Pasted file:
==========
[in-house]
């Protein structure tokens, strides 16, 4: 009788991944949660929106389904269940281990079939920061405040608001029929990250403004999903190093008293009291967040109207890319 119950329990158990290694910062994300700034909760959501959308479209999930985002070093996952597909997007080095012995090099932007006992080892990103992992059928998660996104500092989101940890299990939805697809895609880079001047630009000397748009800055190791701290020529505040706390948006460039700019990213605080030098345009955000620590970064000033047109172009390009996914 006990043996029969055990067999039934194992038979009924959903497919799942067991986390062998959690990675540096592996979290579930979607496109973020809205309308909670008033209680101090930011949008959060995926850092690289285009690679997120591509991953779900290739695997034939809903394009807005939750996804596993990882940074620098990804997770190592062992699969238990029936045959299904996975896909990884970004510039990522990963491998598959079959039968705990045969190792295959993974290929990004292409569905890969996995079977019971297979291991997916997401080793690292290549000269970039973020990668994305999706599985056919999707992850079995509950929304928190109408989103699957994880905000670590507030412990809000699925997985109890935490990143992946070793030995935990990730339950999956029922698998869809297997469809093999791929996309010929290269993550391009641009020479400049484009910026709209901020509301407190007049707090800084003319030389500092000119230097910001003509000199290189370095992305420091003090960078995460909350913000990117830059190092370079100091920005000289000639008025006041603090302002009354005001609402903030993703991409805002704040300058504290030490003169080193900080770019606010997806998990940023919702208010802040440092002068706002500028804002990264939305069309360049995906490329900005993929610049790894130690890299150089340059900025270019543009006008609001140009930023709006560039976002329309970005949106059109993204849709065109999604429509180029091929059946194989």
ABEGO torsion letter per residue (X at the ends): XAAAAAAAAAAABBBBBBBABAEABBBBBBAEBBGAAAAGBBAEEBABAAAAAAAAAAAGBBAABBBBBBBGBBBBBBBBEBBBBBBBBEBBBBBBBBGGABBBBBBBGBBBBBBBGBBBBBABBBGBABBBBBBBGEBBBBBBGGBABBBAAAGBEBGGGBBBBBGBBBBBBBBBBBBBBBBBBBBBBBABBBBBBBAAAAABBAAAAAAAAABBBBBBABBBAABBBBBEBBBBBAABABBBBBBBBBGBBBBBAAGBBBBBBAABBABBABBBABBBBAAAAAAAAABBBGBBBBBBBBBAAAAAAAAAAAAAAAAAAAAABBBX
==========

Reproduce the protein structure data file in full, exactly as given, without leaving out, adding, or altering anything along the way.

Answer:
[in-house]
């Protein structure tokens, strides 16, 4: 009788991944949660929106389904269940281990079939920061405040608001029929990250403004999903190093008293009291967040109207890319 119950329990158990290694910062994300700034909760959501959308479209999930985002070093996952597909997007080095012995090099932007006992080892990103992992059928998660996104500092989101940890299990939805697809895609880079001047630009000397748009800055190791701290020529505040706390948006460039700019990213605080030098345009955000620590970064000033047109172009390009996914 006990043996029969055990067999039934194992038979009924959903497919799942067991986390062998959690990675540096592996979290579930979607496109973020809205309308909670008033209680101090930011949008959060995926850092690289285009690679997120591509991953779900290739695997034939809903394009807005939750996804596993990882940074620098990804997770190592062992699969238990029936045959299904996975896909990884970004510039990522990963491998598959079959039968705990045969190792295959993974290929990004292409569905890969996995079977019971297979291991997916997401080793690292290549000269970039973020990668994305999706599985056919999707992850079995509950929304928190109408989103699957994880905000670590507030412990809000699925997985109890935490990143992946070793030995935990990730339950999956029922698998869809297997469809093999791929996309010929290269993550391009641009020479400049484009910026709209901020509301407190007049707090800084003319030389500092000119230097910001003509000199290189370095992305420091003090960078995460909350913000990117830059190092370079100091920005000289000639008025006041603090302002009354005001609402903030993703991409805002704040300058504290030490003169080193900080770019606010997806998990940023919702208010802040440092002068706002500028804002990264939305069309360049995906490329900005993929610049790894130690890299150089340059900025270019543009006008609001140009930023709006560039976002329309970005949106059109993204849709065109999604429509180029091929059946194989």
ABEGO torsion letter per residue (X at the ends): XAAAAAAAAAAABBBBBBBABAEABBBBBBAEBBGAAAAGBBAEEBABAAAAAAAAAAAGBBAABBBBBBBGBBBBBBBBEBBBBBBBBEBBBBBBBBGGABBBBBBBGBBBBBBBGBBBBBABBBGBABBBBBBBGEBBBBBBGGBABBBAAAGBEBGGGBBBBBGBBBBBBBBBBBBBBBBBBBBBBBABBBBBBBAAAAABBAAAAAAAAABBBBBBABBBAABBBBBEBBBBBAABABBBBBBBBBGBBBBBAAGBBBBBBAABBABBABBBABBBBAAAAAAAAABBBGBBBBBBBBBAAAAAAAAAAAAAAAAAAAAABBBX